The Ex-Boyfriend Cookbook: A Meditation Challenge

The Literature Review
(Warning: This post gets fairly academic–some days, what I teach consumes me. Note how I can’t resist starting to do proper MLA citation and everything, after awhile. I’ll write about cats or something tomorrow.)

If there’s one thing this blog represents truly about me, it’s my need to turn everything, ANYthing, into a map towards meaning. This is, perhaps, ironic, today, as I finished teaching Byron’s Manfred, in which the protagonist disdains all orderly pursuit of meaning and states “I know not what I ask, nor what I seek: I feel but what thou art–and what I am.” However, he also states, “I would not make, but find a desolation.” If my life, at times, lacks meaning, it will not be without some effort to practice, at least, the Paterian–to discern, as best I can, the bread crumbs between my mind and the universe . . . even as I drop the crumbs myself.

But I digress.

Welcome to Yet Another One Week Thought Experiment. Needing focus and inspiration, I will turn, each day this week, to a story/recipe from The Ex-Boyfriend Cookbook by Thisbe Nissen and Erin Ergenbright at random and try to take lesson from that story/recipe. (Note: This cookbook contains stories and recipes from ex-boyfriends, not recipes for how to cook them.) In doing so, I take a page (this pun is funnier by the end of this sentence) from Wilkie Collins’s The Moonstone, in which Gabriel Betteredge practices a kind of bibliomancy, turning at random to a page in Daniel Defoe’s Robinson Crusoe when in doubt. The implication here is that any text can readily replace the Bible–and in that sense, I bring together both Manfred and Pater, who both believed that we are, ourselves, the location of all meaning. Right? Can’t go wrong. Later in the day, I will post what experiences seemed to resonate most with the call.

Day One: David Goldberg’s Flourless Chocolate Cake
Apparently, he was a complex and contradictory man. The authors describe him as “an Earth First-er who smoked Menthols.” Appropriately, I think Passover is this week.

Morning: My guess at the lesson: Easter / Passover season requires us to accept contradictions, expect the unlikely. Today, I will try to be even more open to experiencing opposites neutrally.

Evening: Did I mention I just taught Manfred ? If the Romantics are interested in shattering habit, Manfred, as one student aptly put it, shatters the habits of the Romantics. If, for Percy Bysshe Shelley, “the great secret of morals is Love, or an outgoing of our own nature, and an identification of ourselves with the beautiful that exists in thought, action, or person, not our own,” Byron’s Manfred, knowing not what he seeks, predictably, then, finds only himself, becomes, in essence, his own sublime:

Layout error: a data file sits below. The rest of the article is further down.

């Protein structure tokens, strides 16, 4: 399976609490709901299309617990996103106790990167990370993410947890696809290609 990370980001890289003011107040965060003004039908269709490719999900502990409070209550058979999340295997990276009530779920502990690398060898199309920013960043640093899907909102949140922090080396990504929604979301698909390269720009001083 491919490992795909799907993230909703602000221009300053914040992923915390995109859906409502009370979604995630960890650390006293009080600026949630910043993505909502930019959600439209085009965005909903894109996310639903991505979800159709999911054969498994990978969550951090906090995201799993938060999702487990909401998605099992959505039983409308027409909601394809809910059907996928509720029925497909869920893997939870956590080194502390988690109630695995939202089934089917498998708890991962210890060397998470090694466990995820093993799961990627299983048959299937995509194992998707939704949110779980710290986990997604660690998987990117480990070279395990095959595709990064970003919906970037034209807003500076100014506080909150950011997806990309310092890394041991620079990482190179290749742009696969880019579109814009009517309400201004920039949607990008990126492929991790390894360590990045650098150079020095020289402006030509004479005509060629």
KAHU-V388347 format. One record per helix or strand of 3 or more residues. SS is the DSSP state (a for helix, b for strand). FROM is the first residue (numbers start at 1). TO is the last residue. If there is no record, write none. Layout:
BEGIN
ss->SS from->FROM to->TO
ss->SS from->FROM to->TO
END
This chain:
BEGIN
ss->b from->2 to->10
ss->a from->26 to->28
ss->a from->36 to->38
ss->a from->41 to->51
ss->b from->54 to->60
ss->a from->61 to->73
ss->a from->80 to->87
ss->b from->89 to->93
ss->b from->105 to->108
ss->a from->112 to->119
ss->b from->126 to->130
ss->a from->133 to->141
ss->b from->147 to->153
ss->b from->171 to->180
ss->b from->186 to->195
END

The face of the earth hath madden’d me, and I
take refuge in her mysteries, and pierce
to the abodes of those who govern her–
but they can nothing aid me. I have sought
from them what they could not bestow, and now
I search no further.(2.2.39-43)

It’s not the beautiful, exactly, but Manfred’s triumph is that he controls the terms of his own dying, the glory of his own limits. As spirits command him to “Prostrate thyself, and thy condemned clay, / Child of the Earth! or dread the worst” (2.4.33-35), Manfred replies, “I know it; and yet ye see I kneel not” (2.4.35-36).

If I’d written this last week, I would have spoken of Keats, whose ability to hold together discordant elements, irreconcilable opposites, leaves him wrapped in his own mystical ambivalence: “Was it a vision or a waking dream?” But it’s this week, and Byron reminds me that

the mind which is immortal makes itself
requital for its good or evil thoughts–
is its own origin of ill and end–
and its own place and time [ . . . ]
I have not been thy dupe, nor am I thy prey–
But was my own destroyer, and will be
my own hereafter. (3.4.129-140)

So much for embracing opposites neutrally. This is basically a more empowering version of “we all die in our own arms, anyway,” modified to “HELL YEAH, I’m going to die in my own arms.” This is starting to seem like some kind of bizarre Byronian pep talk for the single girl I am. Come, spirits!

I suppose another way in which to interpret this chocolate cake recipe is to consider why the description of someone as “complex and contradictory” moves us so quickly from a Zen-like balance of Life as containing Whitmanian multitudes to contemplating the exhilarating, self-willed death of a protagonist who both deeply repents that his love has destroyed the woman he loves and repents not at all the incest committed. But that interpretation would lead us right back to the same conclusion: met neutrally or fervently, on either end of the Zen-to-Byron pole, we meet a new puzzle, a new sense of what cannot be fully understood, of the sublime, of so much meaning and so little that we don’t create fully, all by ourselves.

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